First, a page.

As well know as The Last Rose of Summer is the tenor aria Ach so fromm though it is probably better know by the Italian M’appari as oft record by Caruso.  In 1961 Richard Tucker dutifully sang the rather stilted English translation but at the April 13 performance he reverted to the Italian in order, he said, to “let his fans know how Caruso sounded.”  Unfortunately there is no recording of that performance but the Broadcast matinee a few days earlier when he sang it in English was recorded.

Listening to this, and that broadcast performance I think I may have misspoken earlier – the quartet of singers that evening were indeed part of a “Golden Age”.

March 5 – 1960: Cuban photographer Alberto Korda takes his iconic photograph of Marxist revolutionary Ernesto “Che” Guevara.

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Ramblings of an Addlepatted Old Theatre Buff

Fifty years ago this week the O’Keefe Centre (now the Sony Centre) opened in Toronto – it was the performing arts venue the city had lacked and needed for many years. Though the wonderful Royal Alexandra Theatre (I grew up in the nose-bleed inducing second balcony) was used for touring shows it couldn’t house some of the bigger attractions. As I mentioned not so long ago in those days the Metropolitan Opera, The Royal Ballet, The Bolshoi Ballet and even Maria Callas appeared in a makeshift theatre set up in a hockey arena. Finally we had a “theatre” where the big names and the big shows could shine.

The opening production was the world premiere of Lerner and Loewe’s Camelot with Julie Andrews, Richard Burton, Robert Goulet, Robert Coote and Roddy McDowell. It was one of the most eagerly awaited events of the North American theatre season. The first night lasted over 4 hours though by the time I caught a matinée two weeks later it had been cut down to 3 1/2 hours – as one critic said almost as long as a Wagner opera but not half as funny.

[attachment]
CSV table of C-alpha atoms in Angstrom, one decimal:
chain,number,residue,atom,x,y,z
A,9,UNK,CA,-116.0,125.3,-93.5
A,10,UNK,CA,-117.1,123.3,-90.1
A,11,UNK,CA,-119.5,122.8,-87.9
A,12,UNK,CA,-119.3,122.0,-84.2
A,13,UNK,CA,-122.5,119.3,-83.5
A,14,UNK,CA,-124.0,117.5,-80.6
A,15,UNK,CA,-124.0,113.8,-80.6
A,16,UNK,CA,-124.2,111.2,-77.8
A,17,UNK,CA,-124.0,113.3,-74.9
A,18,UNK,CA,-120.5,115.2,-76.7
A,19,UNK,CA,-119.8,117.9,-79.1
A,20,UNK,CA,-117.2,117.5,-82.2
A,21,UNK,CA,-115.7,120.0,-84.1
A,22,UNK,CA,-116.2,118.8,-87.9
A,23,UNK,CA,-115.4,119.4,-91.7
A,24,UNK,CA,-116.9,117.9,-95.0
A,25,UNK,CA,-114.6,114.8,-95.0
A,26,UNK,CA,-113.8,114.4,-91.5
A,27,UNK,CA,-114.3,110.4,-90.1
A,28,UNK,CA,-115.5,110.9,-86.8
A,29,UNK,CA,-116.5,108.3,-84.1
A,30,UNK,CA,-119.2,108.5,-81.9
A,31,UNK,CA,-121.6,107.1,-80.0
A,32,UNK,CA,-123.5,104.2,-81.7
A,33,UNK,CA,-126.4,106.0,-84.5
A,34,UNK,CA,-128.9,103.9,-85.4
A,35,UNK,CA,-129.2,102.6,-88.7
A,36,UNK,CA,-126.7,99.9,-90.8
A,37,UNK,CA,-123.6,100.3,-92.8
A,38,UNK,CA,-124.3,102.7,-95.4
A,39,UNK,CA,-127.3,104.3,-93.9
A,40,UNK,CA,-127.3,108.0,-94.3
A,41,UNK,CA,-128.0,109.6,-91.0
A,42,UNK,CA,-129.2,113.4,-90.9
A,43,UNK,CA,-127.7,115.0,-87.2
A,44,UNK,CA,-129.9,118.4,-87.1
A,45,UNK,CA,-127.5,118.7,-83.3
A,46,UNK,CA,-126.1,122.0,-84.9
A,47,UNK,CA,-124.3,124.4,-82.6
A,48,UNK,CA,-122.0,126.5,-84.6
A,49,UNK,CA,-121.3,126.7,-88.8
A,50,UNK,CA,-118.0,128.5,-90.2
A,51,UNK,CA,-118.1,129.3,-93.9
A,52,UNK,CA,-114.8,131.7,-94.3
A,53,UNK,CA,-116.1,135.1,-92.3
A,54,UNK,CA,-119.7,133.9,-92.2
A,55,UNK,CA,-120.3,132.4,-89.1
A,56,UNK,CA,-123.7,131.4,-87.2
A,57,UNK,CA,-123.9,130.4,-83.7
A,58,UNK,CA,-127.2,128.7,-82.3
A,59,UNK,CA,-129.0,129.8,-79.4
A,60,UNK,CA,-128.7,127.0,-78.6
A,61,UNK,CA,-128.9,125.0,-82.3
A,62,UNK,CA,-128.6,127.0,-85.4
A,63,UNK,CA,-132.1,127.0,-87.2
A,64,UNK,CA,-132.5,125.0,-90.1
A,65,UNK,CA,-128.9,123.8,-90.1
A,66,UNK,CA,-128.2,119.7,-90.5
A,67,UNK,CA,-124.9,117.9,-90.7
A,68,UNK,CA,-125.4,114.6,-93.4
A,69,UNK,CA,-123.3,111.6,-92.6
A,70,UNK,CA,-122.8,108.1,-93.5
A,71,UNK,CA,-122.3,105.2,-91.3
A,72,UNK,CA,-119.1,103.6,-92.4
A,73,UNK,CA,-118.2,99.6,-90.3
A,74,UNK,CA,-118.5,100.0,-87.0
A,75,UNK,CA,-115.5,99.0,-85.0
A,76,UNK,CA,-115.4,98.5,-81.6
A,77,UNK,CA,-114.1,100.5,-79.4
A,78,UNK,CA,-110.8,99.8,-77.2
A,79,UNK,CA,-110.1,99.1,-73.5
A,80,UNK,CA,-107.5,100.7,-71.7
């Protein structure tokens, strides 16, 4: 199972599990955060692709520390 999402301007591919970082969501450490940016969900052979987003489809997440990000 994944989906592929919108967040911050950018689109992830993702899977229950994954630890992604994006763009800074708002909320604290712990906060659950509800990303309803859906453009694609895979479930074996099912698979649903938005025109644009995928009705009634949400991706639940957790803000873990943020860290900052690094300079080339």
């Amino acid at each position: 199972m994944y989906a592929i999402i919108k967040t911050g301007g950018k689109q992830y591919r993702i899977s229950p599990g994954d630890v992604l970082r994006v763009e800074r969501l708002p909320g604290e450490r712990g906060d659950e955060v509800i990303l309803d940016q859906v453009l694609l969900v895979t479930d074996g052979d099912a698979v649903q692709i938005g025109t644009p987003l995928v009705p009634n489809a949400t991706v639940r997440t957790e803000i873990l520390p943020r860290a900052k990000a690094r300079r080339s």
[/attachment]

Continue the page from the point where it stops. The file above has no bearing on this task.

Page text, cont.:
The rest of the year was chock-a-block with theatrical delights – My Fair Lady (just to prove that Lerner and Loewe knew what they were doing), Marlene Dietrich, Judy Garland, The Metropolitan Opera, The New York City Ballet, The Royal Ballet and the list went on. I saw most of them: matinées because I was 13 at the time and the hour long ride back home – two street cars and a bus – was not considered a good idea at eleven o’clock at night. Though I was allowed to go to the first performance the Met gave at the new Centre wearing a white dinner jacket my mother had made for me and given the money to take a “gasp” taxi home.

And a less starry summer season was arranged with amongst other things Stars of the Paris Opera Ballet and Carol Channing in a revue called Showgirl. This was Carol Channing’s pre-Dolly days. She had come out of revue theatre and gone on to fame in Wonderful Town (replacing Rosalind Russell) and then as Lorelei Lee in Gentlemen Prefer Blondes. In those days she was known for her uncanny timing, the siren call (in both senses) of her vocals and her ability to do some very funny impersonations. To this day I recall her Brigitte Bardot as Lady Macbeth in the Sleepwalking Scene – I only wish it were available on video.

One of the classic numbers she did in that particular revue and performed off and on for the rest of her career was the sad story of a silent cinema star: the great but forgotten Cecilia Sisson.

Sadly much of Channing’s talent seemed to have gotten lost over the years under a layer of camp and mannerisms to the point where she almost became a parody of herself that often bordered on impersonation. Interestingly she has returned to the stage at 85 with an act that reveals her uncanny ability as an impersonator which featured so prominently in Showgirl. I tried to embed her Marlene Dietrich however it has been disabled – you might just want to click on the Carol caricature at the right and it will take you to one of the slyest take-off’s I’ve ever seen on the eternally youthful Frau Sieber.

05 ottobre – San Placido monaco